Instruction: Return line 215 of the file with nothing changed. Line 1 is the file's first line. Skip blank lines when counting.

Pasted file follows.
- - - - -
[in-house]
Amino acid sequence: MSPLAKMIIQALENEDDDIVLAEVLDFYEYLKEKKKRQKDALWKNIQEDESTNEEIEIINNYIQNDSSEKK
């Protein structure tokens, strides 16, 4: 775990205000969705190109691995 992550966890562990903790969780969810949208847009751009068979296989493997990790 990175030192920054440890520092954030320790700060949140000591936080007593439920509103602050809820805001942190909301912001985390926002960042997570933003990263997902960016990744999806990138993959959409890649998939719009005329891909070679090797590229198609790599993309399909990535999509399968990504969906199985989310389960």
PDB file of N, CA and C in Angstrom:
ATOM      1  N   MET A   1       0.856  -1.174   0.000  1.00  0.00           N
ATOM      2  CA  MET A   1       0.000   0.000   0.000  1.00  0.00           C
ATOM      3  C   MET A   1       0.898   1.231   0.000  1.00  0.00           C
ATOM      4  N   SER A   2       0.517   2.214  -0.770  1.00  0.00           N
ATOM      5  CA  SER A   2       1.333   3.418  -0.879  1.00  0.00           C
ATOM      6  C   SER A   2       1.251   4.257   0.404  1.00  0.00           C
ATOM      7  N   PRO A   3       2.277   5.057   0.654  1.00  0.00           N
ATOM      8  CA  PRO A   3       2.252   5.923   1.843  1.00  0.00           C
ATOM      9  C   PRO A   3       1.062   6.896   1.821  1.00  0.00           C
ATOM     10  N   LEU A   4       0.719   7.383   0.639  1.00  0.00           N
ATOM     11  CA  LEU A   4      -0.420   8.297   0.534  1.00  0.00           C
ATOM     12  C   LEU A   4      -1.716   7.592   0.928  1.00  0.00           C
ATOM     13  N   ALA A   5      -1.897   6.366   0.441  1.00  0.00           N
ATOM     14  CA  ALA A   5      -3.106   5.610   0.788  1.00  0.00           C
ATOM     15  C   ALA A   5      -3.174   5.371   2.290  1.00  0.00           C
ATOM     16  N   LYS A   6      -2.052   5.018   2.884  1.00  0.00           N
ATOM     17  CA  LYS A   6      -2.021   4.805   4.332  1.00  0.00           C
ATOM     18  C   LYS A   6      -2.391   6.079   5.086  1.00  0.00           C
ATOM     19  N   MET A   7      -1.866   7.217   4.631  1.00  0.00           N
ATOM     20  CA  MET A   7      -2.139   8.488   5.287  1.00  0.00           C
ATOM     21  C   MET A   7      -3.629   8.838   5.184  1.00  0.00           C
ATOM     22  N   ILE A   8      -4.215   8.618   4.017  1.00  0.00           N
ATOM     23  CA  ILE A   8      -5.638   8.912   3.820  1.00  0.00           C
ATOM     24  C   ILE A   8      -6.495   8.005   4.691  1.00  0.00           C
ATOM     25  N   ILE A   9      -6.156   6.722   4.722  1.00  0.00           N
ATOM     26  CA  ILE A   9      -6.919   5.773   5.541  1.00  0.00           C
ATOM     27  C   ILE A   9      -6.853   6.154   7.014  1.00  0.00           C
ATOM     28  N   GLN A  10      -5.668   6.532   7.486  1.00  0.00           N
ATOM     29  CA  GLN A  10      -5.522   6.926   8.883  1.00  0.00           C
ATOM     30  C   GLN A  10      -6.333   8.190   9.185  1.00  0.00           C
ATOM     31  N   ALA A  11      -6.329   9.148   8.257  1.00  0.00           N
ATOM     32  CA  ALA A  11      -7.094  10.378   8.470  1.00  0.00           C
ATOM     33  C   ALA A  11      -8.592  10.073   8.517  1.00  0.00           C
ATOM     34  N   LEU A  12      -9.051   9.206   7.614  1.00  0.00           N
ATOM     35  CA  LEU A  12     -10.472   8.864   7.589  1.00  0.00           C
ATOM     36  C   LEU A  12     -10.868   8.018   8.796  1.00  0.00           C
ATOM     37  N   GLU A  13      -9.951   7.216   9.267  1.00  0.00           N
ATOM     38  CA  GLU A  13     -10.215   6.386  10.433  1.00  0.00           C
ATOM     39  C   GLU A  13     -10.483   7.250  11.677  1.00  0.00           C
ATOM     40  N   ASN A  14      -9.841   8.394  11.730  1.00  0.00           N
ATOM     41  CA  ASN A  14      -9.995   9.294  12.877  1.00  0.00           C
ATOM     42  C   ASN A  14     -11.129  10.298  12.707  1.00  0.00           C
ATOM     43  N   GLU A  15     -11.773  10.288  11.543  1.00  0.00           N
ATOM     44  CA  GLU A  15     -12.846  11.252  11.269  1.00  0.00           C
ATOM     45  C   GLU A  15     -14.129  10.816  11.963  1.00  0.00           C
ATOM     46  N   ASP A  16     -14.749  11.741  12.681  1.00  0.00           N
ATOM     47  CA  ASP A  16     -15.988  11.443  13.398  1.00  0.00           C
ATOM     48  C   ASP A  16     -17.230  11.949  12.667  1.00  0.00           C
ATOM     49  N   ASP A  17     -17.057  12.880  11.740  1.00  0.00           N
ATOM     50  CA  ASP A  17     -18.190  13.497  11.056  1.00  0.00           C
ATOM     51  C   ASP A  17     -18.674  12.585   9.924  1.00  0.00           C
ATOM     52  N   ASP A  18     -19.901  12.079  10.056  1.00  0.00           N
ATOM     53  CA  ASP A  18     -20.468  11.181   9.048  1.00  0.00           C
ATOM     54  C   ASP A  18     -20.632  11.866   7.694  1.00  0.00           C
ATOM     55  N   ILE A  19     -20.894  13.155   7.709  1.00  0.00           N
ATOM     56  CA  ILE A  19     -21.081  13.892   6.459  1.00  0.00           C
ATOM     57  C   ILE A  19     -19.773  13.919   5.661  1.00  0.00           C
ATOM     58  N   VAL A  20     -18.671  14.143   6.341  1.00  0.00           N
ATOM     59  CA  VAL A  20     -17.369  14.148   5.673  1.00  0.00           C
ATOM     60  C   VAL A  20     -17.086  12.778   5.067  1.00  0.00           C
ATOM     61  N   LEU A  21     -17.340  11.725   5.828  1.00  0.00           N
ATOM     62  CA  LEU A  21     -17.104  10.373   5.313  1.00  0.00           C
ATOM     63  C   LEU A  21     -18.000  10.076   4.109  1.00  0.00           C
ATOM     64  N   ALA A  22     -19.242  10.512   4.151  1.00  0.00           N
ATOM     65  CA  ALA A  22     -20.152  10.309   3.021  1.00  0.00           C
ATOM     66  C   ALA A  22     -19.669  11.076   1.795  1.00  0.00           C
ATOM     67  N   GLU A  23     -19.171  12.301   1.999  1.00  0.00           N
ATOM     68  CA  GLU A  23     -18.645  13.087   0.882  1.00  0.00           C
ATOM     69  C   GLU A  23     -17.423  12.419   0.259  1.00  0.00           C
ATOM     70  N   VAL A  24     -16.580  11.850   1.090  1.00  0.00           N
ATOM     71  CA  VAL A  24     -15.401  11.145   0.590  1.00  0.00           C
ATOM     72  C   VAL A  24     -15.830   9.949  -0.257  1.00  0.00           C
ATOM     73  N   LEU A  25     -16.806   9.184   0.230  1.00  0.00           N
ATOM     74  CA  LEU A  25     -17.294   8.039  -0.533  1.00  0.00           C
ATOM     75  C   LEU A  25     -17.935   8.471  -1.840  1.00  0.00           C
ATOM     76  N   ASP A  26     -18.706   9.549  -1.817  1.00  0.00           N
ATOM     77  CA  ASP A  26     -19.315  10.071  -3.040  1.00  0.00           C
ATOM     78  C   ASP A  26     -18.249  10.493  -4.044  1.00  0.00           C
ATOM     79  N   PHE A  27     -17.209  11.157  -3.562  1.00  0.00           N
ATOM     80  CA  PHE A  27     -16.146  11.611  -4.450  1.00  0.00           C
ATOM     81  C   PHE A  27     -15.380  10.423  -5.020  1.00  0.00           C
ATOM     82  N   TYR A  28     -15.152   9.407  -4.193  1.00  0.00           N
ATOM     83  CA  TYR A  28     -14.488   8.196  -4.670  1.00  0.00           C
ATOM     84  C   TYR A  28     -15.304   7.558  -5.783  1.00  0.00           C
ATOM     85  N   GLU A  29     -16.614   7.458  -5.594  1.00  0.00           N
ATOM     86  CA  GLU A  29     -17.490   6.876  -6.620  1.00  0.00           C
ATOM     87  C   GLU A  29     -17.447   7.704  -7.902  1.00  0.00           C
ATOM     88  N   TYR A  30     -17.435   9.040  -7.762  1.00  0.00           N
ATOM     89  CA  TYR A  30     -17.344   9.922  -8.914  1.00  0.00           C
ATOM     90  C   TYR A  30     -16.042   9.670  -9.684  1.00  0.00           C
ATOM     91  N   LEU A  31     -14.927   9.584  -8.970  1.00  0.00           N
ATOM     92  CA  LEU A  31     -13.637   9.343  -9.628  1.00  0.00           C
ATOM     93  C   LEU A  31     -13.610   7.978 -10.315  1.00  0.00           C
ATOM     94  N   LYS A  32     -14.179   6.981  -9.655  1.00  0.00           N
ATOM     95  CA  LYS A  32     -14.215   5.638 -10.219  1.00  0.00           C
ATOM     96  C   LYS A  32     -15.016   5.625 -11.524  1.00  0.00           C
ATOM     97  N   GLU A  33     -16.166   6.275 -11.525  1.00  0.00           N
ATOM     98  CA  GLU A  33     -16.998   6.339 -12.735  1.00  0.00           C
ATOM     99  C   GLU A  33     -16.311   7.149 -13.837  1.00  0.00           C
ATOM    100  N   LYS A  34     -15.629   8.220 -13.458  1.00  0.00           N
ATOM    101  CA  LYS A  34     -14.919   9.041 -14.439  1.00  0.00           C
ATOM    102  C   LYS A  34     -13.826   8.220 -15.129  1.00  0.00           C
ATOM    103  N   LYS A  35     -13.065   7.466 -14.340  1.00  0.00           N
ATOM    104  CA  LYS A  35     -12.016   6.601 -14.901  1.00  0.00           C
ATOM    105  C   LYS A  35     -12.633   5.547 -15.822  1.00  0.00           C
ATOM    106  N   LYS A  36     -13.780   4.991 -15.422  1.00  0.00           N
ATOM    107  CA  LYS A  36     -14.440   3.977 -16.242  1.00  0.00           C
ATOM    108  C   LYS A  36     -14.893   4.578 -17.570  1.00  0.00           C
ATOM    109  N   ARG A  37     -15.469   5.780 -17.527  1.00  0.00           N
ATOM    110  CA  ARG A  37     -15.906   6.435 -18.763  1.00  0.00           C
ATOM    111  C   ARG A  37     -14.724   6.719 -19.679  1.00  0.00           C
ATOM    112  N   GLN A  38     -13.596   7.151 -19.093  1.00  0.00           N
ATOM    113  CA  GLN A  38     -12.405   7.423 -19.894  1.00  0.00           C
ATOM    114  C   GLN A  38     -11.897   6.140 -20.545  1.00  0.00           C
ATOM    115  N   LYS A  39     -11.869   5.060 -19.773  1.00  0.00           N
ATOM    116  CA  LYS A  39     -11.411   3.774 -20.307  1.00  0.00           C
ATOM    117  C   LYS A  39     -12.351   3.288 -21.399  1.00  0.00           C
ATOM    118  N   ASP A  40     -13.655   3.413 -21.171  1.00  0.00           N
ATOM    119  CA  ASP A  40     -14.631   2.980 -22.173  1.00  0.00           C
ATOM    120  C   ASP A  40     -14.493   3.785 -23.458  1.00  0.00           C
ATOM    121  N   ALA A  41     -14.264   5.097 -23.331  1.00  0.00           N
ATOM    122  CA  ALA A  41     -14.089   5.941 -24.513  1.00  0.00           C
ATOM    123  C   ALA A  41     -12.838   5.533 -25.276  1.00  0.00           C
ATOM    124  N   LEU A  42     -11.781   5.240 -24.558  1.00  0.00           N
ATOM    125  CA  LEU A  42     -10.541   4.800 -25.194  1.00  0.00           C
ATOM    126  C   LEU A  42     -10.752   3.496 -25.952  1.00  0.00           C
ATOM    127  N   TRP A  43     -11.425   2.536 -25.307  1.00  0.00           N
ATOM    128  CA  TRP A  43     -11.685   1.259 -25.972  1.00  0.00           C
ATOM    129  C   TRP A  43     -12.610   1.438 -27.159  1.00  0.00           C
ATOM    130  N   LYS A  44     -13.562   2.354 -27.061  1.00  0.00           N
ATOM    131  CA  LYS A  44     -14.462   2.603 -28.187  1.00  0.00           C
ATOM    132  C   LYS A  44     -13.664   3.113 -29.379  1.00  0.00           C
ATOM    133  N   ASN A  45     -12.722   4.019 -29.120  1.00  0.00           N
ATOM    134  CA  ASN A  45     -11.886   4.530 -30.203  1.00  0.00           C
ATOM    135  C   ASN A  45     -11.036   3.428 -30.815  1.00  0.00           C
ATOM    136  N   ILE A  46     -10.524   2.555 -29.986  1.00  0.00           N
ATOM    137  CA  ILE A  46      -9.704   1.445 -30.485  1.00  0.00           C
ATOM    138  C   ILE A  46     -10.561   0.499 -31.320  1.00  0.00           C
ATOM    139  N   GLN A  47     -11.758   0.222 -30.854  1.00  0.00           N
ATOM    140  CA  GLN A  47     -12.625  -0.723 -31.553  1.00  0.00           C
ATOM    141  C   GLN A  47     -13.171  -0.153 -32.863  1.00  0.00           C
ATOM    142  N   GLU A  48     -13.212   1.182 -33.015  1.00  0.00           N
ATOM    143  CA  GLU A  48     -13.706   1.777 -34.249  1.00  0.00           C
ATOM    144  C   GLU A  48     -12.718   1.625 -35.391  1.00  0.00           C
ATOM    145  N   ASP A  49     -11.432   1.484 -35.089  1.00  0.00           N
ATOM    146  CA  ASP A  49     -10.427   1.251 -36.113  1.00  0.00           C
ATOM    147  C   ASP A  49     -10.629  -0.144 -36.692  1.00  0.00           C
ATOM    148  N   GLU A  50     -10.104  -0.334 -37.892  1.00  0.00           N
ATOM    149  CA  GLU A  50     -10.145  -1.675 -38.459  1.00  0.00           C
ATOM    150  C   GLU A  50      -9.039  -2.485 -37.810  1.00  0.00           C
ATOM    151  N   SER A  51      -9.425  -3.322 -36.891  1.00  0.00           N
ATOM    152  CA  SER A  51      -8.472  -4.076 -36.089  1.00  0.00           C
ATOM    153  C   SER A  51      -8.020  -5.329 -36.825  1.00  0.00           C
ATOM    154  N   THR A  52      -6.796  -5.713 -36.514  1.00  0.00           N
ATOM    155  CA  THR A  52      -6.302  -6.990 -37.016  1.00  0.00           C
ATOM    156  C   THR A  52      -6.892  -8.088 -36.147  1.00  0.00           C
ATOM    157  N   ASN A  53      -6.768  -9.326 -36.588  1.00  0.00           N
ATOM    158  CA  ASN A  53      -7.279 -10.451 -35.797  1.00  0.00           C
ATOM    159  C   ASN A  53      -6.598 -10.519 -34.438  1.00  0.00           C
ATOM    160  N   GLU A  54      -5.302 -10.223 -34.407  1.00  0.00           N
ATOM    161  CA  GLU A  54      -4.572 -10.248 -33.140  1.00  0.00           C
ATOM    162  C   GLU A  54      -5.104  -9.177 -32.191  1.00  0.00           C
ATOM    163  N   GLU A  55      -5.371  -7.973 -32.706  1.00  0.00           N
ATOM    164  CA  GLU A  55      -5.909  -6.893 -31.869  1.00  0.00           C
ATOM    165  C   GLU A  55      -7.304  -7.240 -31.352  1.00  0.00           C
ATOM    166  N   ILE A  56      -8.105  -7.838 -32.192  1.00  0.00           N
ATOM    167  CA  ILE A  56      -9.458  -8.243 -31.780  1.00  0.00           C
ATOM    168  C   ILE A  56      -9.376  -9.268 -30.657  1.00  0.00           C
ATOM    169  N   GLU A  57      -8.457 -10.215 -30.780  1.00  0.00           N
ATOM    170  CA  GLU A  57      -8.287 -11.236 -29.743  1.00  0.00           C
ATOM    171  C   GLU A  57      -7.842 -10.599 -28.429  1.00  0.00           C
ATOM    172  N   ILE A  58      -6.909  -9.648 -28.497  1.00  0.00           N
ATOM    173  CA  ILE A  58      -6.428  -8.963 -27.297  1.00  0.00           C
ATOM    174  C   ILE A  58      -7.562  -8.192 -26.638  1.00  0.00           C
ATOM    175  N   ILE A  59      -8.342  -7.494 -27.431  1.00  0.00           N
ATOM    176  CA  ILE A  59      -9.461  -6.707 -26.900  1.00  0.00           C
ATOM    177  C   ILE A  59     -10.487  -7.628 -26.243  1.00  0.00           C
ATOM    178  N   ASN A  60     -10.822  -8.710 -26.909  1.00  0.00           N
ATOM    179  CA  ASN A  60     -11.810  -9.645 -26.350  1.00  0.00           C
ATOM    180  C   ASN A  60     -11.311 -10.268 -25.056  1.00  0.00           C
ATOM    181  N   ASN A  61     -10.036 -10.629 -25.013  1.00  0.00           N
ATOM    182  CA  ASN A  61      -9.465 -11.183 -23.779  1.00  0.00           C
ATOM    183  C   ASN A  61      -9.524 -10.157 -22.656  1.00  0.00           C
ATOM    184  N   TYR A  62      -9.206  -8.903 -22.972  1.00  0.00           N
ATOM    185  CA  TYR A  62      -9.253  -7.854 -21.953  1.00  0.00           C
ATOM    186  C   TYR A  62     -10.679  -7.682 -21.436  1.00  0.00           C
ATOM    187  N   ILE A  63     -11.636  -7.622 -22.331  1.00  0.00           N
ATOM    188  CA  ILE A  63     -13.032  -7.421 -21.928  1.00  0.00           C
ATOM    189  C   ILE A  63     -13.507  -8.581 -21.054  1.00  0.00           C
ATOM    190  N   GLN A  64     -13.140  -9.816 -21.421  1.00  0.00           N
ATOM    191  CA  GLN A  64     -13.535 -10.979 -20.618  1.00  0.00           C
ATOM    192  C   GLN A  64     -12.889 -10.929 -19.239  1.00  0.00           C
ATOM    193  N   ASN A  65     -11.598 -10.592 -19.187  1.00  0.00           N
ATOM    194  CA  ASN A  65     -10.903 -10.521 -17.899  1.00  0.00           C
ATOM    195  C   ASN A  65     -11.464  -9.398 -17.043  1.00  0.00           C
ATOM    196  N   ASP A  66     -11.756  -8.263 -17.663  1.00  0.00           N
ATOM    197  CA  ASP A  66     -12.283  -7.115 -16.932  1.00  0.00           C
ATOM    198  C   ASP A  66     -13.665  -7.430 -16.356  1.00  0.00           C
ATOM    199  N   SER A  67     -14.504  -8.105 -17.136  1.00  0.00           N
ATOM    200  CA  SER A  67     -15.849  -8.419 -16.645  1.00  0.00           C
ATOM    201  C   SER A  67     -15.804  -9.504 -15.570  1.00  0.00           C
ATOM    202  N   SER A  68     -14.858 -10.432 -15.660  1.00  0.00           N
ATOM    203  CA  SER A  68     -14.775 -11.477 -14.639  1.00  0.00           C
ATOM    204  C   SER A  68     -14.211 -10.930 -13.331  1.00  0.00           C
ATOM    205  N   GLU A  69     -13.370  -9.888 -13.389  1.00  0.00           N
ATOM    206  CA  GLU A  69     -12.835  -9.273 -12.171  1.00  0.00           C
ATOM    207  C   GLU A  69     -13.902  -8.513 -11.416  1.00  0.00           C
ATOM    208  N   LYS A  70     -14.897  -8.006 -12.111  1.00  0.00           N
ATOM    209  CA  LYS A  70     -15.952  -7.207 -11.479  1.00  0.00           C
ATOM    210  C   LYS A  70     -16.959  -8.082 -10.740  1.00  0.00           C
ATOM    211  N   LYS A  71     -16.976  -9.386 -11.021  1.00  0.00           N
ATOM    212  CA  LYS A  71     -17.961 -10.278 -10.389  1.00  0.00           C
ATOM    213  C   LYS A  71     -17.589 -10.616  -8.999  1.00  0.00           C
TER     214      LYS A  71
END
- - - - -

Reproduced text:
ATOM    211  N   LYS A  71     -16.976  -9.386 -11.021  1.00  0.00           N